Lucas contradicted not only his own work while writing the prequels, but also the novel which had quietly restarted his cash-cow franchise for him, Zahn’s Heir to the Empire, which had a completely different take on how The Clone Wars had gone down from how Lucas portrayed them starting in Attack of the Clones.This, arguably, may have bumped Heir to the Empire, and thereby all consecutive novels bearing the Star Wars brand which had used it as a springboard, out of canon and into the shadowy realm of fan-fiction. Just as well, I suppose, since I’d rather not believe that Chewbacca is dead anyway.
The prequels may be the biggest offense, but they weren’t the first. Lucas had already warned us that he might toy with our silly and childlike love for his early work with the re-releases of the original trilogy, starting as far back as 1997. Digitally Mastered: Good. Computer generated X-Wings, Wampas and Dewbacks: Okay. Greedo shooting first: Now hold on a second…
The affrontery didn’t end there though. In fact, Lucas had already become clearly self-indulgant as he also had us sit through a version of Return of the Jedi which featured a complete retooling and overproducing of not one, but two musical sequences: one of which made us cringe for whole new reasons upon revisiting Jabba’s palace and the other transforming the uplifting celebration sequence in the Ewok Village, which had rousingly led into the end credits in the original film, into an underwhelming feeling of “meh” complete with an uncharacteristically clumsy lead-in to those same credits.
But it’s OK because we get to see more Boba Fett and the Sarlacc has a mouth now.
He then went on to alter the Special Editions further in 2004, in order to “fix continuity” between the originals and the prequels. Am I the only one who finds the idea of altering the originals in order to fit with the newer stuff a bit backwards? Shouldn’t the new stuff have been made to fit to begin with?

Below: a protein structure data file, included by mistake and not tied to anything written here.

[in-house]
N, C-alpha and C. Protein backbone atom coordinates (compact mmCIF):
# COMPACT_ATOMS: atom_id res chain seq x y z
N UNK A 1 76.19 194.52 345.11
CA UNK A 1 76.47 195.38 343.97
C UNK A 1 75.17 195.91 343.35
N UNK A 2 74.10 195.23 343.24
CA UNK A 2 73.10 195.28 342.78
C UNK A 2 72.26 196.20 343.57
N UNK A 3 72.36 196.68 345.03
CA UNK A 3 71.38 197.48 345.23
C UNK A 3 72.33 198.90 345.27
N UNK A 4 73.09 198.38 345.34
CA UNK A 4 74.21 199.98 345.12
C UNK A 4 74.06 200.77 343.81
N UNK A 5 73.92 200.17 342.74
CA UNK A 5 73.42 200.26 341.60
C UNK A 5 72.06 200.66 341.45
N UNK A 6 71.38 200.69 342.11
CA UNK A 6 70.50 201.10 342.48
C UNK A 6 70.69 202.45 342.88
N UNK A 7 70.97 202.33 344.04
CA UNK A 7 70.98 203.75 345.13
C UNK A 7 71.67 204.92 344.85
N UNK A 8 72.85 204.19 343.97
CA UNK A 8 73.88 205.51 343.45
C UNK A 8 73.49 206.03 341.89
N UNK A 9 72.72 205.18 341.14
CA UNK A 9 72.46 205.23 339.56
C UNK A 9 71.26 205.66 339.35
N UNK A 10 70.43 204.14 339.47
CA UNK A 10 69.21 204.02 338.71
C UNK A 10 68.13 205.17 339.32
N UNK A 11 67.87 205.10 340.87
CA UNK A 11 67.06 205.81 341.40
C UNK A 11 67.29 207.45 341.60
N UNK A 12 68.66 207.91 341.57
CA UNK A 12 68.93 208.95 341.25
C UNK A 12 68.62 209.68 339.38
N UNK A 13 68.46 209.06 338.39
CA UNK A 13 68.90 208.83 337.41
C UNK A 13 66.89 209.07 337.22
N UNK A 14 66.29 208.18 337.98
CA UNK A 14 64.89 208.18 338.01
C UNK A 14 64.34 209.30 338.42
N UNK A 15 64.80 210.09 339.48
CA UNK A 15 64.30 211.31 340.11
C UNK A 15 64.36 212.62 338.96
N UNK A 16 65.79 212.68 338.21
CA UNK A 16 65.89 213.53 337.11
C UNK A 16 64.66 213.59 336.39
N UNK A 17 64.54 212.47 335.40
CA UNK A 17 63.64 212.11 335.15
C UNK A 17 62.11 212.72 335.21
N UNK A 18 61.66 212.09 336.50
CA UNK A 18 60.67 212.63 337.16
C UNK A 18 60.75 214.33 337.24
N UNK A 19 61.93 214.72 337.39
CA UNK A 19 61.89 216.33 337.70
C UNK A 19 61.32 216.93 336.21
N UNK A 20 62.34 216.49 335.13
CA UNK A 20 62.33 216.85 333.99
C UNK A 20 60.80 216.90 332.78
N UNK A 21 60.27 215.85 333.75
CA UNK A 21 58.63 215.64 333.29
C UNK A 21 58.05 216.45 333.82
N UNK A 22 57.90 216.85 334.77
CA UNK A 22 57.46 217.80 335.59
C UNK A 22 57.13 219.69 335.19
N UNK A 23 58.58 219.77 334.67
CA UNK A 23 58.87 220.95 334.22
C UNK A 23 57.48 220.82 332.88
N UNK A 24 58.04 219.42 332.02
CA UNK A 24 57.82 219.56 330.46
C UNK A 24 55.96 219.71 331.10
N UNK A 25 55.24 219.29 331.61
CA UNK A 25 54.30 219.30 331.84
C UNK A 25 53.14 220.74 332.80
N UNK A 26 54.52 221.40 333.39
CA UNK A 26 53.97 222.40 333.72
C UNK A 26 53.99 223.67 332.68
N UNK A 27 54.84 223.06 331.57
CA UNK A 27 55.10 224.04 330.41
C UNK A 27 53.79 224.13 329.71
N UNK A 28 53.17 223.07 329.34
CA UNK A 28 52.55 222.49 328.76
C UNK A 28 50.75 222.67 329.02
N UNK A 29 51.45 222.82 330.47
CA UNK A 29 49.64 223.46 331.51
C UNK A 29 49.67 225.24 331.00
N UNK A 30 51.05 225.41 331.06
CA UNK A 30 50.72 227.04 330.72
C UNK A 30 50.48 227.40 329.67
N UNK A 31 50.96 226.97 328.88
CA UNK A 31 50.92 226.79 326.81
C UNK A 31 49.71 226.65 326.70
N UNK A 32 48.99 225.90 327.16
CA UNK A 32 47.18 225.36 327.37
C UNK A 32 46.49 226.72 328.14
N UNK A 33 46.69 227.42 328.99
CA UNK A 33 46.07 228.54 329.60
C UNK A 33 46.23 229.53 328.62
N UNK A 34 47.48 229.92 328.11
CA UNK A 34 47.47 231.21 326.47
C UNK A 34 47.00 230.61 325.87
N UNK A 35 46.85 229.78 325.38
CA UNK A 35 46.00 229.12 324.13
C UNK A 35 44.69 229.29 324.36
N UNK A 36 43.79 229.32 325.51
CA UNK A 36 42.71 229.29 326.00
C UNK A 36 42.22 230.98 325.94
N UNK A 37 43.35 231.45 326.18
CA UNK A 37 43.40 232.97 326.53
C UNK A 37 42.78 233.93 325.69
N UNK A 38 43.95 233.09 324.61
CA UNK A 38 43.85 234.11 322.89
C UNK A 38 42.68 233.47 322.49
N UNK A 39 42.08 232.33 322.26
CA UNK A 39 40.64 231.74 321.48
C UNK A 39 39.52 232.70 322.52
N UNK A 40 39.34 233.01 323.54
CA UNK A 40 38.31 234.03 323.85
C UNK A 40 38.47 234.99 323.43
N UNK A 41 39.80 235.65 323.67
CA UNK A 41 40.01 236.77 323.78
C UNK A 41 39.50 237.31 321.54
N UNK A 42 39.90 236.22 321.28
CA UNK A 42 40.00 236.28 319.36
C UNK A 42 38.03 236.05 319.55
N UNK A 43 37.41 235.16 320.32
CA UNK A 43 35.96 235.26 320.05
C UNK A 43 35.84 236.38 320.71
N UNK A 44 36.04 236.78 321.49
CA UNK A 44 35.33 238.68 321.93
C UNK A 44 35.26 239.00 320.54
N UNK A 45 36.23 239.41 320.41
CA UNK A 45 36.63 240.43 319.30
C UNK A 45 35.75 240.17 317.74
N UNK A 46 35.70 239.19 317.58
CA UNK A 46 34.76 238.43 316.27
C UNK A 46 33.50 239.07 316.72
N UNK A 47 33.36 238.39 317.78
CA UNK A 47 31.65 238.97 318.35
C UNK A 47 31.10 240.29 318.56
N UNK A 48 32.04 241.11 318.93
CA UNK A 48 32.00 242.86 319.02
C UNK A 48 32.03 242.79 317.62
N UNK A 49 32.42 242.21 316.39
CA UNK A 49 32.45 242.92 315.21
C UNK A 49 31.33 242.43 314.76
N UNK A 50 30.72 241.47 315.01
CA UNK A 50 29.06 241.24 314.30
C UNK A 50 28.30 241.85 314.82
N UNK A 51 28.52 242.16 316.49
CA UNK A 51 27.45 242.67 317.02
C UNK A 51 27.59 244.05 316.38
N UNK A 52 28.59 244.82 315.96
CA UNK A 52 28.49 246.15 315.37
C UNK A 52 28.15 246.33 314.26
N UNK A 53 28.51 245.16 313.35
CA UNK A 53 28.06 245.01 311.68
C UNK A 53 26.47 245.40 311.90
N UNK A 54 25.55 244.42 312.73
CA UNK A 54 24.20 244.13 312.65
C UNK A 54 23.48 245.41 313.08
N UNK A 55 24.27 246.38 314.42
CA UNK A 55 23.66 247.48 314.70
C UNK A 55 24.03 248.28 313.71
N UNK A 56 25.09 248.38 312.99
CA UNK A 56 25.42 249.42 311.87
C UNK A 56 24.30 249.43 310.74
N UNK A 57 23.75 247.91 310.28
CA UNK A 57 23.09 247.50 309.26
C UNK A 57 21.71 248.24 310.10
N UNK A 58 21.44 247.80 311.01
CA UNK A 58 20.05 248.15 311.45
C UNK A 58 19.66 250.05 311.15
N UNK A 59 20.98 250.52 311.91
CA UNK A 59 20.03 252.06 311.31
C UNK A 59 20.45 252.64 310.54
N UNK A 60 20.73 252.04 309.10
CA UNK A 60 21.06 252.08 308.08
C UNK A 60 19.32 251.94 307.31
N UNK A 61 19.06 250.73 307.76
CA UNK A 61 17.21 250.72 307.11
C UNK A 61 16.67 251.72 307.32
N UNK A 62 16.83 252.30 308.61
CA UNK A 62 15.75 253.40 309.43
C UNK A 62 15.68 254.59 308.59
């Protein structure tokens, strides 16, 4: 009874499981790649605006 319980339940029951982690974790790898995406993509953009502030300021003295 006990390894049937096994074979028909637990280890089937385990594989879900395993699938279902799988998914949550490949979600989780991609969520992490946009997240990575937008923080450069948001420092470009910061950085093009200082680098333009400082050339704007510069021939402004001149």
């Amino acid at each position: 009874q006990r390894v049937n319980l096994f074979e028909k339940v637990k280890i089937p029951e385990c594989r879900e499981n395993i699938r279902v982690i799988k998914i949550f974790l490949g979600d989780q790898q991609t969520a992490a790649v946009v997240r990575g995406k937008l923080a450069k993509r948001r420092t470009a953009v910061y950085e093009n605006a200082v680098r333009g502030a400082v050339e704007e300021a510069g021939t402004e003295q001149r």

Then he had the audacity to tell us that these would be the only versions of the films we’d ever get to see again outside of our old and wearing-out VHS copies. Thankfully, he went back on that threat in 2008, allowing us to buy the 2004 special editions with the original films that we cherished included as “bonus content”. Oh, joy and rapture, George Lucas. Thank you, thank you, thank you. You’ve come to your senses and allowed your original brilliance to shine through again. Surely we’ll continue to enjoy the original films, even if they are downgraded to the status of bonus material when the Blu-Rays are released in 2011!
No. We won’t.
I did say earlier that it wasn’t all bad though. And it isn’t. The continuing flood of Star Wars since the films rebooted has also given us 2004’s video game masterpiece: Star Wars: Battlefront. Placing the fanboy gamer in the role of just about any soldier on either side of the battle, be it the Rebels or Imperials of the classic era, or the Republic Army or Confederate Army of the prequel era. The game was so good at thrusting us into famous battles from both sets of trilogies that I almost didn’t mind playing as a Clone Trooper. It was followed up in 2005 with a superior sequel which introduced ship to ship combat and playable “heroes”. What could be better than blasting through the Battle of Hoth as a Rebel trooper? Mowing Rebel troopers down with your lightsaber as Darth Vader, that’s what. These games were mindblowing. My only complaint is that there will be no Battlefront 3. But I digress.